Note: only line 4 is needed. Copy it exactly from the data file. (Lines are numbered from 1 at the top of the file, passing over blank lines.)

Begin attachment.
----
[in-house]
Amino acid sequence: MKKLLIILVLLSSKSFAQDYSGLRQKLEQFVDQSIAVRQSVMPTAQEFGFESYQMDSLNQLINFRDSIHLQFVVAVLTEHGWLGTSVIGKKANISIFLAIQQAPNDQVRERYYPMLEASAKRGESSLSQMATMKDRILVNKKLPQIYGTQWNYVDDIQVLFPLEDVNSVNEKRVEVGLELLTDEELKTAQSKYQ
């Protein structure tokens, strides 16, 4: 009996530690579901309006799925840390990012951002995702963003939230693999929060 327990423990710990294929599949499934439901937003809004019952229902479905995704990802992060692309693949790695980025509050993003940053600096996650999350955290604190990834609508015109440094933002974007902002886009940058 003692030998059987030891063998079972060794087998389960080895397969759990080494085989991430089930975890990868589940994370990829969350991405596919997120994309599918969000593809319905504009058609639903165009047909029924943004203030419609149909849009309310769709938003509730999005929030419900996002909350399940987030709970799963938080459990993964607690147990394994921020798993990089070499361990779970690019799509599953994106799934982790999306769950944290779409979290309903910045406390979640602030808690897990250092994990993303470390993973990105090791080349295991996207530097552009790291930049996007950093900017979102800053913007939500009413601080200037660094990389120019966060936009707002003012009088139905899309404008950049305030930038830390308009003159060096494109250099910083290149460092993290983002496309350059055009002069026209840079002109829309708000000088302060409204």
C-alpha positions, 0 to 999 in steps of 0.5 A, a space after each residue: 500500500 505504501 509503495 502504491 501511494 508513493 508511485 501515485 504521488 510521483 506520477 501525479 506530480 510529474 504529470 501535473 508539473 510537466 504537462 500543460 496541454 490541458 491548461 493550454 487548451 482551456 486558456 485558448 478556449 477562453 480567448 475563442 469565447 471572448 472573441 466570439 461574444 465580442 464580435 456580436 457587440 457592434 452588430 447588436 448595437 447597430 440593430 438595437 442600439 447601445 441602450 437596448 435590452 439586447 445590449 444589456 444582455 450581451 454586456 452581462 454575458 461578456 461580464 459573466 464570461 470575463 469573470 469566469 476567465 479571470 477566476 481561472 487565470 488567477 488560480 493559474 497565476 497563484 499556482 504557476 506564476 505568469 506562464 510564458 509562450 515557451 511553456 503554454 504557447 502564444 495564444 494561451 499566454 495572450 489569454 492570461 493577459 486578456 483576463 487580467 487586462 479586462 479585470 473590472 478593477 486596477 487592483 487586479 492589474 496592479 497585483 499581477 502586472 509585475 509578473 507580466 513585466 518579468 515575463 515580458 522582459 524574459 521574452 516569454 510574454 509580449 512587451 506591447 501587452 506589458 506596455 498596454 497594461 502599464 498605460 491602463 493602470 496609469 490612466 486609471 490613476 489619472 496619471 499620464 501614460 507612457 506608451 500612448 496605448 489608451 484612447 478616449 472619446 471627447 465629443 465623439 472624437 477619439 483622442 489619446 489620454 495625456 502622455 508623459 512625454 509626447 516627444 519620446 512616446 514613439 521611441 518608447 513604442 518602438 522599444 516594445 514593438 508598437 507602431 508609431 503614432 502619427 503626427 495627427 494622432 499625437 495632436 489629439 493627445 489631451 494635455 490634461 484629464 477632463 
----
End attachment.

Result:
C-alpha positions, 0 to 999 in steps of 0.5 A, a space after each residue: 500500500 505504501 509503495 502504491 501511494 508513493 508511485 501515485 504521488 510521483 506520477 501525479 506530480 510529474 504529470 501535473 508539473 510537466 504537462 500543460 496541454 490541458 491548461 493550454 487548451 482551456 486558456 485558448 478556449 477562453 480567448 475563442 469565447 471572448 472573441 466570439 461574444 465580442 464580435 456580436 457587440 457592434 452588430 447588436 448595437 447597430 440593430 438595437 442600439 447601445 441602450 437596448 435590452 439586447 445590449 444589456 444582455 450581451 454586456 452581462 454575458 461578456 461580464 459573466 464570461 470575463 469573470 469566469 476567465 479571470 477566476 481561472 487565470 488567477 488560480 493559474 497565476 497563484 499556482 504557476 506564476 505568469 506562464 510564458 509562450 515557451 511553456 503554454 504557447 502564444 495564444 494561451 499566454 495572450 489569454 492570461 493577459 486578456 483576463 487580467 487586462 479586462 479585470 473590472 478593477 486596477 487592483 487586479 492589474 496592479 497585483 499581477 502586472 509585475 509578473 507580466 513585466 518579468 515575463 515580458 522582459 524574459 521574452 516569454 510574454 509580449 512587451 506591447 501587452 506589458 506596455 498596454 497594461 502599464 498605460 491602463 493602470 496609469 490612466 486609471 490613476 489619472 496619471 499620464 501614460 507612457 506608451 500612448 496605448 489608451 484612447 478616449 472619446 471627447 465629443 465623439 472624437 477619439 483622442 489619446 489620454 495625456 502622455 508623459 512625454 509626447 516627444 519620446 512616446 514613439 521611441 518608447 513604442 518602438 522599444 516594445 514593438 508598437 507602431 508609431 503614432 502619427 503626427 495627427 494622432 499625437 495632436 489629439 493627445 489631451 494635455 490634461 484629464 477632463 